U.S. stocks trimmed an advance as Apple Inc. fell for a second day to weigh on technology shares, while a rebound in banks lost some momentum as investors awaited key policy meetings for the Federal Reserve and Bank of Japan this week.
The S&P 500 Index climbed 0.2 percent to 2,142.90 at 12:24 p.m. in New York, after rising as much as 0.7 percent. Apple fell 1.3 percent, wiping out an early 1.1 percent gain.
“The Fed will not raise interest rates this week, but they will be pretty aggressive in saying a rate increase is coming,” said Bruce Bittles, chief investment strategist at Milwaukee-based Robert W. Baird, which oversees $110 billion. “There’s a chance for volatility to remain, simply because I don’t think the Fed is going to clear up any uncertainty about the path of interest rates and in an election where it looks like it’s going to be a very tough fight for both candidates.”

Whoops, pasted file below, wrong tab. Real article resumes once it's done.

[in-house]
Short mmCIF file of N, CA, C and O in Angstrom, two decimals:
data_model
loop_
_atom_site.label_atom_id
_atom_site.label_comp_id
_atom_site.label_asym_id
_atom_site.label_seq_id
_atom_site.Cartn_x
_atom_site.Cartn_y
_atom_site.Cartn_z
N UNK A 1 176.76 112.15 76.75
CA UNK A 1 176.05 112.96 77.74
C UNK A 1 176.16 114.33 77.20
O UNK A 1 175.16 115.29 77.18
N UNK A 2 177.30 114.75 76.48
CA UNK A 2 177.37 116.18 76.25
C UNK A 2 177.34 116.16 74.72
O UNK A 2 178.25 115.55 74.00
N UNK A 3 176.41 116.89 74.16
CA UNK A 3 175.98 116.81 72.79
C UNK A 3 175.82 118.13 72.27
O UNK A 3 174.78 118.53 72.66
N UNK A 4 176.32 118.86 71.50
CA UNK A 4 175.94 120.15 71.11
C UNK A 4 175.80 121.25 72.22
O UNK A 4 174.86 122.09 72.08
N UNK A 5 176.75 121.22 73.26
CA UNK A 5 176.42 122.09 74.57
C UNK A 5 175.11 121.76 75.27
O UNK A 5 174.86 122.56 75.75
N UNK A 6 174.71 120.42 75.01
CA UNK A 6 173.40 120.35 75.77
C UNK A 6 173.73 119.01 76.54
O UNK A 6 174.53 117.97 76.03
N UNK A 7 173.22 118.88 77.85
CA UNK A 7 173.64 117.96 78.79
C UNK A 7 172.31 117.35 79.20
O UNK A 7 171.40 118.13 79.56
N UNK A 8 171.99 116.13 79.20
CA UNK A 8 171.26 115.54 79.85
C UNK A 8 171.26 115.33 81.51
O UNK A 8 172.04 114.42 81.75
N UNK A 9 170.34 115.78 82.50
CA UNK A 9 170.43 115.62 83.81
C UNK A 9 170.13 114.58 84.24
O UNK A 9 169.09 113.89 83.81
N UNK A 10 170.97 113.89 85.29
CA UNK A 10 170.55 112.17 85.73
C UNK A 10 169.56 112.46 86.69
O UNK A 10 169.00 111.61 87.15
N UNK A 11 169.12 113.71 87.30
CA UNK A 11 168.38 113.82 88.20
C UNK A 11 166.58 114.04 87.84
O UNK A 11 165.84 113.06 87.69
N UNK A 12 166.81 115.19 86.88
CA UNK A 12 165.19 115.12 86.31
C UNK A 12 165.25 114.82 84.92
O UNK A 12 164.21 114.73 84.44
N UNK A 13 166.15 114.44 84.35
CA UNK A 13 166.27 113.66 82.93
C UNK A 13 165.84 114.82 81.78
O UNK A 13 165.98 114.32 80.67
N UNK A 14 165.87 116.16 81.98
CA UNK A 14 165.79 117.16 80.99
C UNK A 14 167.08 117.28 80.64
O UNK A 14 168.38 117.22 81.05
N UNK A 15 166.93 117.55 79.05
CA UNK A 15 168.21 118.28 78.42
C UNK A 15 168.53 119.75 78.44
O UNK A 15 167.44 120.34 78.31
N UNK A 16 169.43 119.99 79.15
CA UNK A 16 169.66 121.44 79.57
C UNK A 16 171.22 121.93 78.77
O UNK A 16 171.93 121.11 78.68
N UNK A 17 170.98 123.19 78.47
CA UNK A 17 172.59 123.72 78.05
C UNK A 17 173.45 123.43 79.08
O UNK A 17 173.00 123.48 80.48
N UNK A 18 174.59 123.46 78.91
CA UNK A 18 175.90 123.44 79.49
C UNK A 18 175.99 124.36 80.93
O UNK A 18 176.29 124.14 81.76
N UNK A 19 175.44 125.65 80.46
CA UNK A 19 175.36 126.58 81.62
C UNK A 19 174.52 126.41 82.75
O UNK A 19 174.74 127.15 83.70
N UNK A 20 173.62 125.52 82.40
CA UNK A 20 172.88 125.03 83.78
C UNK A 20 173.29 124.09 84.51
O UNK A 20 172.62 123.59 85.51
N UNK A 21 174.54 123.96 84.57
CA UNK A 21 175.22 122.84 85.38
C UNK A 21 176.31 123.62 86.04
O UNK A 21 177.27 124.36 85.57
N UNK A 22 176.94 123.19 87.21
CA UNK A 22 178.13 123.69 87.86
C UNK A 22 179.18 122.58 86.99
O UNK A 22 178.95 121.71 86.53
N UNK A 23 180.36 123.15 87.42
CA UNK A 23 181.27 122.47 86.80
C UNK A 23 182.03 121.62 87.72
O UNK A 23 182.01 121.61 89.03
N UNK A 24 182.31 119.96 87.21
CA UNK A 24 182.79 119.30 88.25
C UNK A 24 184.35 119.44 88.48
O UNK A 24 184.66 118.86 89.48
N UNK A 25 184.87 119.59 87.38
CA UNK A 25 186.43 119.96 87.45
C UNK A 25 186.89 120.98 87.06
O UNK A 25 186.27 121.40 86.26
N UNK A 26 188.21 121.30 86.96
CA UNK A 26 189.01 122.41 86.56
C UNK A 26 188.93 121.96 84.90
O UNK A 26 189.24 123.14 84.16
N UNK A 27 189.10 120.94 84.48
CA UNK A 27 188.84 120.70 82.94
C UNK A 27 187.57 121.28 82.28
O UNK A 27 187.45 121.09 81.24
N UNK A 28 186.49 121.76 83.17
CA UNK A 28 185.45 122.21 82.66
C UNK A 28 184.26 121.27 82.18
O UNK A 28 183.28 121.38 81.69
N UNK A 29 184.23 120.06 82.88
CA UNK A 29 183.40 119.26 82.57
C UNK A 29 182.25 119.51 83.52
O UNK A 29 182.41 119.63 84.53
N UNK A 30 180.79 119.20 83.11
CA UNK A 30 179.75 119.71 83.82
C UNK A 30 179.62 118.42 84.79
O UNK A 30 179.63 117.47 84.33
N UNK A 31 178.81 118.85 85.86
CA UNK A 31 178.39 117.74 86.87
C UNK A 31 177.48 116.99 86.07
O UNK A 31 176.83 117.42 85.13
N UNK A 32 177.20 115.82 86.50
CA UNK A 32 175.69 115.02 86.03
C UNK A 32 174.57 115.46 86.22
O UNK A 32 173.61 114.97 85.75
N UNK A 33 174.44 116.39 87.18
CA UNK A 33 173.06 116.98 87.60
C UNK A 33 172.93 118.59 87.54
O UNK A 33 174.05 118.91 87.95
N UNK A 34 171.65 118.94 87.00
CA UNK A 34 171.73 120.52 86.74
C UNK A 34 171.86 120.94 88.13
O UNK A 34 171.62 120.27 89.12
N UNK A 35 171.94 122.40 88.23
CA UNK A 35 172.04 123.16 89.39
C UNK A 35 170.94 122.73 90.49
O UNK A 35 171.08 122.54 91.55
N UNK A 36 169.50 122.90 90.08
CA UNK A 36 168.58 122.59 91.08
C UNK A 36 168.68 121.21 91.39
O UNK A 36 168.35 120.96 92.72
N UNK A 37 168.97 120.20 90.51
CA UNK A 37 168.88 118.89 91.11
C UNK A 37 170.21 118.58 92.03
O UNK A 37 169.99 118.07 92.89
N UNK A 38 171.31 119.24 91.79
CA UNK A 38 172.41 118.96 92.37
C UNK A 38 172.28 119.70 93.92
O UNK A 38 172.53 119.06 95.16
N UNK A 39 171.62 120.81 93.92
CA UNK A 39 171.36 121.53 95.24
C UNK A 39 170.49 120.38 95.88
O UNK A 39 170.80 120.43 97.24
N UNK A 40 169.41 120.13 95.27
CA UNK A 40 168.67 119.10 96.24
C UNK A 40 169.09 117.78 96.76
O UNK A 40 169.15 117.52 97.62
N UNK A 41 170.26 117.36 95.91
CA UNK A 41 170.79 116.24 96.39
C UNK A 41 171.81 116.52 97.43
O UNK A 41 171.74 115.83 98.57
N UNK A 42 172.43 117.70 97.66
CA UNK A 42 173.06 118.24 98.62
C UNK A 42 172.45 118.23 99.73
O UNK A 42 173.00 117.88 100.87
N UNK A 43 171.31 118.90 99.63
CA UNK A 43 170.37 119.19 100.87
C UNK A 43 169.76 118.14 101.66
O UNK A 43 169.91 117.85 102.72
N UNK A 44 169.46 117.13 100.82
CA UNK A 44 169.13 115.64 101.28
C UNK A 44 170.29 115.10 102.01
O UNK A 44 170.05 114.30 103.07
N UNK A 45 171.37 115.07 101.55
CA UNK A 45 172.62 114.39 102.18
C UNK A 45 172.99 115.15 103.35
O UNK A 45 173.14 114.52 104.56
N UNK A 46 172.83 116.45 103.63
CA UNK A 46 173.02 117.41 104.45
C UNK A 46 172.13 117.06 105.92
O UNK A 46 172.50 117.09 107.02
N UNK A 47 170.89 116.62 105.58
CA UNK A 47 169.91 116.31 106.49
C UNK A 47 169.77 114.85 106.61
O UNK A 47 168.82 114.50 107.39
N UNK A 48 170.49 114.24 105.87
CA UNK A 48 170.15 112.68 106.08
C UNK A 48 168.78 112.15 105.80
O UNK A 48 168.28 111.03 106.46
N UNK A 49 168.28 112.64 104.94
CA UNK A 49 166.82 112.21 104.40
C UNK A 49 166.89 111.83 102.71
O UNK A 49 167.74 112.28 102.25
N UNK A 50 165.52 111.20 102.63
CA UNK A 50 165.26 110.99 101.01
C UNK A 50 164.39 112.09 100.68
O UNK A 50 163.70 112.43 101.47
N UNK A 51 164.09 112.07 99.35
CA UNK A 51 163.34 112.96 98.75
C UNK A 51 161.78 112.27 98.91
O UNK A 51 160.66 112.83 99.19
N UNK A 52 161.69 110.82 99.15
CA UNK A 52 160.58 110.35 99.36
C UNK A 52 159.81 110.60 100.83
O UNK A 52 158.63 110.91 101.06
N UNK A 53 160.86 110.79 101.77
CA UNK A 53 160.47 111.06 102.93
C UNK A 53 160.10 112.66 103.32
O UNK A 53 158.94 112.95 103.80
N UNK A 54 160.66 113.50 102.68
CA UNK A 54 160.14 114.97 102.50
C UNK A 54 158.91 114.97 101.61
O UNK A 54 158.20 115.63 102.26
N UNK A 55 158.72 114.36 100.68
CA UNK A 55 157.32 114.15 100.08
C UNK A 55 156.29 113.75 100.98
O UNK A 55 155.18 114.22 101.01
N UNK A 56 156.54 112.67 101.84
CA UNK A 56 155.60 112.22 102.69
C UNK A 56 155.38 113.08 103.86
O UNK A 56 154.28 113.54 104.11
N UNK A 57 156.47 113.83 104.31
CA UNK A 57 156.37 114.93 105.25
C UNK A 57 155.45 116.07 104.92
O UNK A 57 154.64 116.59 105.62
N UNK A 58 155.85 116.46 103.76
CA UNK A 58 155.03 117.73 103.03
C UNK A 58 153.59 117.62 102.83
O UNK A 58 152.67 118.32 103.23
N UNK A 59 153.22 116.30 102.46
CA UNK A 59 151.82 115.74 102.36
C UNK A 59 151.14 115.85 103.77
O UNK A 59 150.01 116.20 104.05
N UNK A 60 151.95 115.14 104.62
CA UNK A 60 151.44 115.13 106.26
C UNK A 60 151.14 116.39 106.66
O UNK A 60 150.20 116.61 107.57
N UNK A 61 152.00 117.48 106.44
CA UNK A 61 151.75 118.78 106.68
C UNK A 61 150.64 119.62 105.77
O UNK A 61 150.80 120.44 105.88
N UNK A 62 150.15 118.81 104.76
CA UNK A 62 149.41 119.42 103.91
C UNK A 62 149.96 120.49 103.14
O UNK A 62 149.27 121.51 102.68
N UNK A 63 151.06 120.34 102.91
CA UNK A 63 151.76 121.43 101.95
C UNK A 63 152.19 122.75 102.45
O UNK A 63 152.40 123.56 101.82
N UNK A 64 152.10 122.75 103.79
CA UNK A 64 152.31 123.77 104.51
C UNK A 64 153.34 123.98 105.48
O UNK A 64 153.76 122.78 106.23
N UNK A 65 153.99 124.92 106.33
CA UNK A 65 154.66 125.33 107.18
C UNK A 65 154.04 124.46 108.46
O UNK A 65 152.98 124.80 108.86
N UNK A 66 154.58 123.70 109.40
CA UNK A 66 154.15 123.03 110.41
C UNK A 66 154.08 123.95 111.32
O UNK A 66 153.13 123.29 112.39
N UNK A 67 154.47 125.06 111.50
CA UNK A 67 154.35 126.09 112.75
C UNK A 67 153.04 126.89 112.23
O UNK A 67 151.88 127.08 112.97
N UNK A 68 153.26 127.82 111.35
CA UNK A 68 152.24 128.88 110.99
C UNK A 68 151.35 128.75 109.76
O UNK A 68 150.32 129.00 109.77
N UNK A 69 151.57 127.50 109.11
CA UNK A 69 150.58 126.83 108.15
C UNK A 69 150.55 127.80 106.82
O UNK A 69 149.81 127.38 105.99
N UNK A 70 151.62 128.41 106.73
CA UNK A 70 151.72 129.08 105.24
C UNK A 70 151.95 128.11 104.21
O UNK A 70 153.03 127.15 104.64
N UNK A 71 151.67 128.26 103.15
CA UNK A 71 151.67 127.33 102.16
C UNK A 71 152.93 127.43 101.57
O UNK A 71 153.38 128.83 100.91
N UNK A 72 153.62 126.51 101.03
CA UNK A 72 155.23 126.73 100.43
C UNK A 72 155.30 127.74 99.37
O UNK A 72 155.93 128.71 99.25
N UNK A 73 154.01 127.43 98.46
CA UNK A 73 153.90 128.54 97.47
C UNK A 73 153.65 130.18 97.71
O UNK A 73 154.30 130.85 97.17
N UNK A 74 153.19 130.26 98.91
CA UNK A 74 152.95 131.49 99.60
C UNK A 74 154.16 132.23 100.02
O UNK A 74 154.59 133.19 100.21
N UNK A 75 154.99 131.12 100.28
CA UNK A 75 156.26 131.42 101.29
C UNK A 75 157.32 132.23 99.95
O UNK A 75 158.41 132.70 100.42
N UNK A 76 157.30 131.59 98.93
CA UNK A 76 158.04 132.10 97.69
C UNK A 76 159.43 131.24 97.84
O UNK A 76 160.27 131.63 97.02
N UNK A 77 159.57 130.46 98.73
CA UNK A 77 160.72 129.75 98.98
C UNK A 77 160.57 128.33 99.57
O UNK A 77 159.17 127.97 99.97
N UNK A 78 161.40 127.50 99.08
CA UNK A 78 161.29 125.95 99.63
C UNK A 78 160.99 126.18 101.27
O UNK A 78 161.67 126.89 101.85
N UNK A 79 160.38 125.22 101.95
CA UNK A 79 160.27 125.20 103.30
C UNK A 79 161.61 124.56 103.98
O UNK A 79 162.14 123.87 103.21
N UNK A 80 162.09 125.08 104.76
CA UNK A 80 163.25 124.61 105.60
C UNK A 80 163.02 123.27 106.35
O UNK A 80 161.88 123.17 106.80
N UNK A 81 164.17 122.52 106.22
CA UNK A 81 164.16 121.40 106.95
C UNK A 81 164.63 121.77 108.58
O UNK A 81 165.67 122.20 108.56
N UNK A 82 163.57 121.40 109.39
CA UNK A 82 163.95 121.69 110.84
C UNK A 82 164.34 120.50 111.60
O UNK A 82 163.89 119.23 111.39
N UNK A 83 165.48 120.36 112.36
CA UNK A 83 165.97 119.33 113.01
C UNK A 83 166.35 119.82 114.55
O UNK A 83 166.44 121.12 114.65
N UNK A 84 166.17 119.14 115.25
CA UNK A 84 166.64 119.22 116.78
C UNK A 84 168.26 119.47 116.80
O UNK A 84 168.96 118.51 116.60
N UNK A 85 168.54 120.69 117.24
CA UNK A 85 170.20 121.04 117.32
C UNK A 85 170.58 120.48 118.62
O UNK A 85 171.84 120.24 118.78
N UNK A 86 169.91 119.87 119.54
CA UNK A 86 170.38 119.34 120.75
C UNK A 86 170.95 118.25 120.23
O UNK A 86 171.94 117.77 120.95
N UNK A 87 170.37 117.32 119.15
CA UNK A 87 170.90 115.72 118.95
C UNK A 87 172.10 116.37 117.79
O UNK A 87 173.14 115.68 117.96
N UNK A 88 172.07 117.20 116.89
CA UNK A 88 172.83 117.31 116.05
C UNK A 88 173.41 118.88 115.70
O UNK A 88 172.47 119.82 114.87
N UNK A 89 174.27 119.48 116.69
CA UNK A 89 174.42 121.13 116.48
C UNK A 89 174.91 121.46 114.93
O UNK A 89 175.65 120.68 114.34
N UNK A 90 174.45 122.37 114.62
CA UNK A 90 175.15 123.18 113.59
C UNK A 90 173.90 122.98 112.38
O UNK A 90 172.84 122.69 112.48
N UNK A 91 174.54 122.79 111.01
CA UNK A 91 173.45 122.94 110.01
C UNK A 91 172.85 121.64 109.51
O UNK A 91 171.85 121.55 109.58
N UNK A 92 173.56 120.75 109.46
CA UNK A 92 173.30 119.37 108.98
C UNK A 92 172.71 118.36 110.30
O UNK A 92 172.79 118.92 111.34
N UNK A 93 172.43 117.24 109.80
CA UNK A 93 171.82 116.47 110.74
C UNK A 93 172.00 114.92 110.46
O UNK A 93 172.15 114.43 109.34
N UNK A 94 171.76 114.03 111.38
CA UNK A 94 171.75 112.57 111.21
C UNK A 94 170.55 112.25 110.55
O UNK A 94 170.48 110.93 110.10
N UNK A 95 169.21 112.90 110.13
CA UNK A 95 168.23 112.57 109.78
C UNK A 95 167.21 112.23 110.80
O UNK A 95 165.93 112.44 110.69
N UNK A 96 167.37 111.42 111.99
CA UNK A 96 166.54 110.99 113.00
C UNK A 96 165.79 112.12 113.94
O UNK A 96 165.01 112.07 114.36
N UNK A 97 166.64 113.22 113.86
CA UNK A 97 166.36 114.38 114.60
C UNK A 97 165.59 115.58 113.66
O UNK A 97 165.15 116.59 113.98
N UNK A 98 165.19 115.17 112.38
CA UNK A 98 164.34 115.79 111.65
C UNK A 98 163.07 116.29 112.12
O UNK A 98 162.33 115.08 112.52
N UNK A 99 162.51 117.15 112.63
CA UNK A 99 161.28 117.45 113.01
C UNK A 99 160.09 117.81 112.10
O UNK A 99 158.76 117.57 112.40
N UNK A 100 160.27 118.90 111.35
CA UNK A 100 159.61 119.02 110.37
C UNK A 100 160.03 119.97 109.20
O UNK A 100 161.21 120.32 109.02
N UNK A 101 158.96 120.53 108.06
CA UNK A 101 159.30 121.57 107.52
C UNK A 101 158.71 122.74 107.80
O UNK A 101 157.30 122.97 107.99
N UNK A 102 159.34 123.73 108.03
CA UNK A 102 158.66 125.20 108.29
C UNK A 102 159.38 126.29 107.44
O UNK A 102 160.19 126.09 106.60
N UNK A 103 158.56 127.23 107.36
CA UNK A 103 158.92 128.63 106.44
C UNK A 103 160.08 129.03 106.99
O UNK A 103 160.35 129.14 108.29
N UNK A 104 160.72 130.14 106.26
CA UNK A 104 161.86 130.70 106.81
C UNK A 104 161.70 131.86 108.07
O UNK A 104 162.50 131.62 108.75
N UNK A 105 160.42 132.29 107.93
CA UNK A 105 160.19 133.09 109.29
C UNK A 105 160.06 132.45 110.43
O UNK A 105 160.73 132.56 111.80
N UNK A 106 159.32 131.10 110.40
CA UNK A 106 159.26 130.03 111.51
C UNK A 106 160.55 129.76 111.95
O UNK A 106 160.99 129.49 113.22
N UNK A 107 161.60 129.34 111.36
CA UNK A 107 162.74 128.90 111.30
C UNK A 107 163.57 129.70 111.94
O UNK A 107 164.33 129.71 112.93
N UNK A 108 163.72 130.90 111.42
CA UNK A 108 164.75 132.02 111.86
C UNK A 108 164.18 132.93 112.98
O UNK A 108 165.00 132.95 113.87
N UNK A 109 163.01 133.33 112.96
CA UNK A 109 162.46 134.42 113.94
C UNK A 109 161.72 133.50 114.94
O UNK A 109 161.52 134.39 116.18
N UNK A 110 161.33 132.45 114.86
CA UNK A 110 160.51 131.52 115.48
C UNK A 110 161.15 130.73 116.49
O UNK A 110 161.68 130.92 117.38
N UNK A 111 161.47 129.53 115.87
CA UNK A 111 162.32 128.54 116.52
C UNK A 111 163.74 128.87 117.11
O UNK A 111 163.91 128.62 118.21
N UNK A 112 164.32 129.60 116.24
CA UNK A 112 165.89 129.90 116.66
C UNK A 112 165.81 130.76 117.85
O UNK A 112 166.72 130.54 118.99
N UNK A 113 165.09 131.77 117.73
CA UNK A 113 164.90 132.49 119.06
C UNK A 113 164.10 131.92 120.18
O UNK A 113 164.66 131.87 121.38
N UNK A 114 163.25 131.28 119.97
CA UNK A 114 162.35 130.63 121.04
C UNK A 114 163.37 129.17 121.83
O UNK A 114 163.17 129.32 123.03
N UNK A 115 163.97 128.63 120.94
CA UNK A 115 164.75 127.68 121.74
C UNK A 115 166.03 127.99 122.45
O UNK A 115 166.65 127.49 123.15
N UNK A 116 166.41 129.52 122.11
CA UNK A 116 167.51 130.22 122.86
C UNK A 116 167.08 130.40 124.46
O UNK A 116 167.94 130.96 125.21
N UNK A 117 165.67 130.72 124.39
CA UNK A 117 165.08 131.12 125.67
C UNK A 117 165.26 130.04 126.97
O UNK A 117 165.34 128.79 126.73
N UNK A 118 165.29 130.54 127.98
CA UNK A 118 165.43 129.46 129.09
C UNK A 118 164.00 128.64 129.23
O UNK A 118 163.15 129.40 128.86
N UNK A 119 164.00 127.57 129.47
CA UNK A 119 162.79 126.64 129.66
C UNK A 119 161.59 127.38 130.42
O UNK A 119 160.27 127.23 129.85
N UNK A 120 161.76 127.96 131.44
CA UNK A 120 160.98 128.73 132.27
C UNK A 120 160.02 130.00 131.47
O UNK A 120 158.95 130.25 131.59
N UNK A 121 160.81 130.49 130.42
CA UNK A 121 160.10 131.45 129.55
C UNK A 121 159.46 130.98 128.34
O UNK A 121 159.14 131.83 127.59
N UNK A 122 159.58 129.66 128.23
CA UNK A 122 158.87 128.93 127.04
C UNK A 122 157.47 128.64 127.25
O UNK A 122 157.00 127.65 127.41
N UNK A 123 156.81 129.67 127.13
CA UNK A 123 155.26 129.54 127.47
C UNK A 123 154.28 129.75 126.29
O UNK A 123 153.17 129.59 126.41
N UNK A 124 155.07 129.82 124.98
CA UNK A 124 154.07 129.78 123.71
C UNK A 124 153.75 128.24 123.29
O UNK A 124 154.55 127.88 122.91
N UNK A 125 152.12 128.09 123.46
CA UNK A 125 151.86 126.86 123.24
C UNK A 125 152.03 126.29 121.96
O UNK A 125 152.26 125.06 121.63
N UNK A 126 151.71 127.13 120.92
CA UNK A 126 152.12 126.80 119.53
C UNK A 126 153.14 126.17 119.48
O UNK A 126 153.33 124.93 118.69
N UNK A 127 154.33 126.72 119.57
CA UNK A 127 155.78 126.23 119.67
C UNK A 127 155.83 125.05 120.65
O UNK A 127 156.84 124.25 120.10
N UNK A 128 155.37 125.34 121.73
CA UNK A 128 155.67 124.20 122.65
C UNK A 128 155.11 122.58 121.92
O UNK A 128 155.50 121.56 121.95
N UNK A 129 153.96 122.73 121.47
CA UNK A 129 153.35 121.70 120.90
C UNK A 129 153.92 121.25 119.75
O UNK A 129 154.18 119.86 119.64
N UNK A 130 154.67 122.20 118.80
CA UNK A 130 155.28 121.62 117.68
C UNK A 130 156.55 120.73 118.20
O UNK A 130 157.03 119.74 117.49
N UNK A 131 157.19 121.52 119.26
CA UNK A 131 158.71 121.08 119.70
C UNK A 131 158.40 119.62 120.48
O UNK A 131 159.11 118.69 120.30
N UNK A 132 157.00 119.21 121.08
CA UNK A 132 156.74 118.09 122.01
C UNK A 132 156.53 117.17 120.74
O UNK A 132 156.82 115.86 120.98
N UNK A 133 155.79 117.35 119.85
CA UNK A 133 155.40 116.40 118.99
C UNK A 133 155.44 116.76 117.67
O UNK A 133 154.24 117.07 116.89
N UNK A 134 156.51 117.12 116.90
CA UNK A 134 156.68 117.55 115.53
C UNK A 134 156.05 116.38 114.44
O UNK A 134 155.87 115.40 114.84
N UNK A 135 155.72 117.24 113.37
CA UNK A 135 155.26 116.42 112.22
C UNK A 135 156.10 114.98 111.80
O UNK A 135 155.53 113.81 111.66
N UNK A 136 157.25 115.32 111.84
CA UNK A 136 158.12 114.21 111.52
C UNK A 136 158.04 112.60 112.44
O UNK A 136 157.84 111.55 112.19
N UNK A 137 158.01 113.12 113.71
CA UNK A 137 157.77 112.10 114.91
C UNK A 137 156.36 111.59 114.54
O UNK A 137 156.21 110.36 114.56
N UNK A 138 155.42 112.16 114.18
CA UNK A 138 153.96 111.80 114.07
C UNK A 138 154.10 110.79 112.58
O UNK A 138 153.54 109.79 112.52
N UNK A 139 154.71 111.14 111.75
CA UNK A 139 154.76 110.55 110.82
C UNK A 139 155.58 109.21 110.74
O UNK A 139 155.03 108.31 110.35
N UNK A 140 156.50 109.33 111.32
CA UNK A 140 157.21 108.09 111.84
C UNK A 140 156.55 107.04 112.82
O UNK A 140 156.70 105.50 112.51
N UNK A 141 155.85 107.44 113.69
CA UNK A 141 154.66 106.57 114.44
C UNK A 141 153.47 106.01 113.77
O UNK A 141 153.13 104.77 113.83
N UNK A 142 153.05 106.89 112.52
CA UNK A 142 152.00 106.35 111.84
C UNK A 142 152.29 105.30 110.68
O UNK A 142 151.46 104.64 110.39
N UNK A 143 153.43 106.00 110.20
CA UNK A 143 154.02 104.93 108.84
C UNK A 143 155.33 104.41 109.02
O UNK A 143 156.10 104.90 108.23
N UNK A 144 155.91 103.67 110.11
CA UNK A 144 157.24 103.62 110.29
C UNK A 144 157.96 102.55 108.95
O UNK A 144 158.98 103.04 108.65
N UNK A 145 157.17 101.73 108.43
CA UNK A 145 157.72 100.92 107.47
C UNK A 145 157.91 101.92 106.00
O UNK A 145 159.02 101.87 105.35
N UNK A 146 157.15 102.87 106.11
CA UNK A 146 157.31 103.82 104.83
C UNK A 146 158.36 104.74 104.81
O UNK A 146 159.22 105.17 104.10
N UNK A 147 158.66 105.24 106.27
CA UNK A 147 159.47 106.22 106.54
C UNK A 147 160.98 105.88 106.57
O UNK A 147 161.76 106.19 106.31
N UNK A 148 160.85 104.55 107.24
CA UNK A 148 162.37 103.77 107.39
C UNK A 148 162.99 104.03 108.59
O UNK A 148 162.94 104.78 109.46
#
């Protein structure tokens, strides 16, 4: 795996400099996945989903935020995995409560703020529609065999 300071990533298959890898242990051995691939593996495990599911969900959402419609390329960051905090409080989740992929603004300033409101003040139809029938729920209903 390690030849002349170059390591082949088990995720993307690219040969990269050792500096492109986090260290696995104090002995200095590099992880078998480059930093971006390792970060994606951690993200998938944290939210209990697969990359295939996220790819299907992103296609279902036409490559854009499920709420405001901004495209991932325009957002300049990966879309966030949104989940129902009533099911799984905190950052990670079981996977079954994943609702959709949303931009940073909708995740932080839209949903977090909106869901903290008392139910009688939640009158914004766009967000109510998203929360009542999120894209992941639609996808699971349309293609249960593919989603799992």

Volatility has flared as central banks signaled they are rethinking the approach to the monetary stimulus. The S&P 500 rose 0.5 percent in the five days through Friday, bouncing after its worst week since February. Still, the benchmark trades at about 18.2 times estimated earnings, the highest since 2009, and for stocks to hit forecasts for next year, they would have to increase profits by 13 percent, something that hasn’t happened since 2011.
A report on August housing starts tomorrow is the last bit of significant data to offer an indication on the strength of U.S. growth before the Fed announces its rate decision on Wednesday. A reading today showed confidence among homebuilders rose to an 11-month high in September, indicating the housing market will continue to advance.
Reports last week offered contrasting evidence of the state of the economy: the cost of living rose more in August than projected, while consumer confidence this month held at the lowest level since April. A gauge tracking the degree to which data miss or exceed economists’ estimates is near a two-month low.
The odds for a September rate increase have fallen to 20 percent from 30 percent less than two weeks ago, with December the first month with more than even odds of a hike. Economists surveyed by Bloomberg expect the Fed to keep rates unchanged, while strengthening guidance about its intentions to raise borrowing costs soon. The Bank of Japan will also undertake a review of its monetary policy this week.